Bleach has sold north of 1.7 million copies -- quite an accomplishment for an album that, on its back cover, wryly proclaims that it cost a paltry $500 to record the 13 tracks. I'm not sure anyone told Kurt Cobain of its populatiry, though -- before launching into "About a Girl" from Nirvana's MTV Unplugged set in 1994, the singer deadpans, "This is off our first record. Most people don't own it."
Please Please Me
at 10:00 am on Monday, 11 February 1963 at EMI Studios (whose name was later changed to Abbey Road Studios), The Beatles and George Martin started recording what was essentially their live act in 1963, and finished 585 minutes later (9 hours and 45 minutes).
and that $100, 000 to record an album is perhaps extravagant.
Are you really saying the artists I listed earlier would have made better records with no support whatsoever?
Are you saying they would have made worse records without the handouts? Sorry, a continuation of my questions before Russell, I'm still waiting for definitive answer as to why we need to see more of NZ on air, given that it's readily available online.
obviously as Mike mentioned
As you said at the start, there are a lot of people who have benefitted financially, whose businesses are effectively 50% or thereabouts subsidised by NZ On Air’s existence. So there’s going to be fairly powerful vested interests within the NZ music industry who are going to want that $60m just to be rolling over, adjusted for inflation, and given another ten years.
But beyond certain people and groups' vested interests?
Sadly, I'm making a curry
I'm not interrogating you, if I were you'd be buzzing with electricity, but I can see where you'd get that from. Not wishing to curry undue favour, but I think you could take it as a underhanded compliment of sorts Russell, in that you are seen in many ways as part of the establishment ; ) You're knowledgeable and experienced on these matters, and yet, you provide thoughtful and balanced answers to questions when the most relevant parties will not.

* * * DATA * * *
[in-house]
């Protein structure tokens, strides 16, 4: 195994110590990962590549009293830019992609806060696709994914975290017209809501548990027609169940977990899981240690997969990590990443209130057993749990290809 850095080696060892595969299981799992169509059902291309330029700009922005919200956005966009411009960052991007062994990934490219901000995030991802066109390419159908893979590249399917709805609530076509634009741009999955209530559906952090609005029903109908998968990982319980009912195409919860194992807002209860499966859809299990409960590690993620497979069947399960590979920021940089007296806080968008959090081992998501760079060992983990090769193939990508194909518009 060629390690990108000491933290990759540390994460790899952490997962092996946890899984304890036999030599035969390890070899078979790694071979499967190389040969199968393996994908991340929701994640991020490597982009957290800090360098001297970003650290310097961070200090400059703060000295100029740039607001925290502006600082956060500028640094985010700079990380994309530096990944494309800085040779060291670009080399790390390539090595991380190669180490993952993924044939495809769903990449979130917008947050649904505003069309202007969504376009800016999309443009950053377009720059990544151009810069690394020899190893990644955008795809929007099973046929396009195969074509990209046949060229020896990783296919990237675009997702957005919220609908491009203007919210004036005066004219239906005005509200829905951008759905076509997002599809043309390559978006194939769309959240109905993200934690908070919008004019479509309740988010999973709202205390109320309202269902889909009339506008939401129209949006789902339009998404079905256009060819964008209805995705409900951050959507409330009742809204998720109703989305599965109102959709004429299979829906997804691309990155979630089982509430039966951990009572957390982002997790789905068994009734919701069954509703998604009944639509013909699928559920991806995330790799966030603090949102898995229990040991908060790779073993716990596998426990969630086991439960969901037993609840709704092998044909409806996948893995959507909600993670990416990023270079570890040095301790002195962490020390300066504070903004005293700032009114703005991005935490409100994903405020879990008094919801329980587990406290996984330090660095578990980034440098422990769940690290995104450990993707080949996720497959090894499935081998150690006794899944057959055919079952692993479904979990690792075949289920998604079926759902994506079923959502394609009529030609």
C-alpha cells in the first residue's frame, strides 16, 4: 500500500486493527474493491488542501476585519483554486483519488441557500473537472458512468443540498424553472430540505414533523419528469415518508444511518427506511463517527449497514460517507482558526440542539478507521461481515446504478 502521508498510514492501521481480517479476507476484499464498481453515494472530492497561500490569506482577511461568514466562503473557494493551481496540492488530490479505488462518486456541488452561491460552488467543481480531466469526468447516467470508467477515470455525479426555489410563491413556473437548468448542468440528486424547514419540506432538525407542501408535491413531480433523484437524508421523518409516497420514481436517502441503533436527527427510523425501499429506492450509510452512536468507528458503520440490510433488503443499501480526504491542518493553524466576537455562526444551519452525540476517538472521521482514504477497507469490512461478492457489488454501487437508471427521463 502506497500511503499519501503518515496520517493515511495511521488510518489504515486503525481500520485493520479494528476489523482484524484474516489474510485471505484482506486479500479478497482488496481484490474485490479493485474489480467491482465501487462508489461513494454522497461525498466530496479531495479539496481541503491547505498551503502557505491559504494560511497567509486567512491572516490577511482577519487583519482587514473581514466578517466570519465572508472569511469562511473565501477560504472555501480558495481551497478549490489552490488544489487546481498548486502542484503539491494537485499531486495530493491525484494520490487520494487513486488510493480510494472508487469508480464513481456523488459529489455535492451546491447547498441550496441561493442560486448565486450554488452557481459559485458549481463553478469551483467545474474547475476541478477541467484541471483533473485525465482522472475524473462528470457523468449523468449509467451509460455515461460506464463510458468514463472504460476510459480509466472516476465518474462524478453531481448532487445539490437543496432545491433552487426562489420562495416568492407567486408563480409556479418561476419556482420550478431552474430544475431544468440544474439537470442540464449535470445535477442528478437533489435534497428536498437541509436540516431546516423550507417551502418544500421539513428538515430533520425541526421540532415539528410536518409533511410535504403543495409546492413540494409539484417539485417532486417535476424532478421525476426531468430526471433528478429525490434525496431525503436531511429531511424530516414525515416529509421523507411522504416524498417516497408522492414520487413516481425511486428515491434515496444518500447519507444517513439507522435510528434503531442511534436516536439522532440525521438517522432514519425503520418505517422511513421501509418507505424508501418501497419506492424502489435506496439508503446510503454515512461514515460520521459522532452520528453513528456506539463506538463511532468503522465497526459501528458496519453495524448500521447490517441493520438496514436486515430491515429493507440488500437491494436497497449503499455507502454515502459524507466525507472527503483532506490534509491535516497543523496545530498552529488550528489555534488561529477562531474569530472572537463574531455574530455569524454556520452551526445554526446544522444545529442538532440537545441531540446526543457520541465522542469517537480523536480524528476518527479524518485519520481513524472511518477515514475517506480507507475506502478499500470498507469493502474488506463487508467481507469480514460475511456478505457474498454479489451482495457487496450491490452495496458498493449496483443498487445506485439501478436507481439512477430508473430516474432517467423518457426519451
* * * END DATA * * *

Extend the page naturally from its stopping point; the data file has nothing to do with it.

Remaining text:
I still don't understand what your underlying motive is in championing the concept of funding schemes Russell. Some of the ideas you and others present on ways to fine tune the system are not bad, assuming these systems must stay. But why must they stay?
and were obliged to move to develop their careers -- is not the fault of NZ On Air.
If you look at a list of video and single grants for the last umpteen years, your suggestion to move to Auckland to develop your career is sound advice, but I don't feel that move to Auckland to get a single or video grant truly exemplifies the mandate of the scheme as intended;
(1) The primary functions of the Commission are—
(a) to reflect and develop New Zealand identity and culture by—
Why retain a scheme that would distort our cultural landscape so much? How is forcing New Zealand musicians/videomakers to compete against government made videos, anything but a hurdle in the path of the aspiring artist? Assuming $5000 can buy you a pretty decent camera/ recording setup these days, why is the government not fulfilling it's more crucial mandate in encouraging young New Zealanders to develop savings habits?
Why continue giving this money away to the few when it could provide practise rooms, recording spaces, film gear to the many, under the management of councils?
Why do you need to see more of New Zealand on radio and TV? Just look out the window.
< quote>was a matter of me beating my head against the wall.</ quote>
downhill battle....? read-downward spiral/ uphill battle.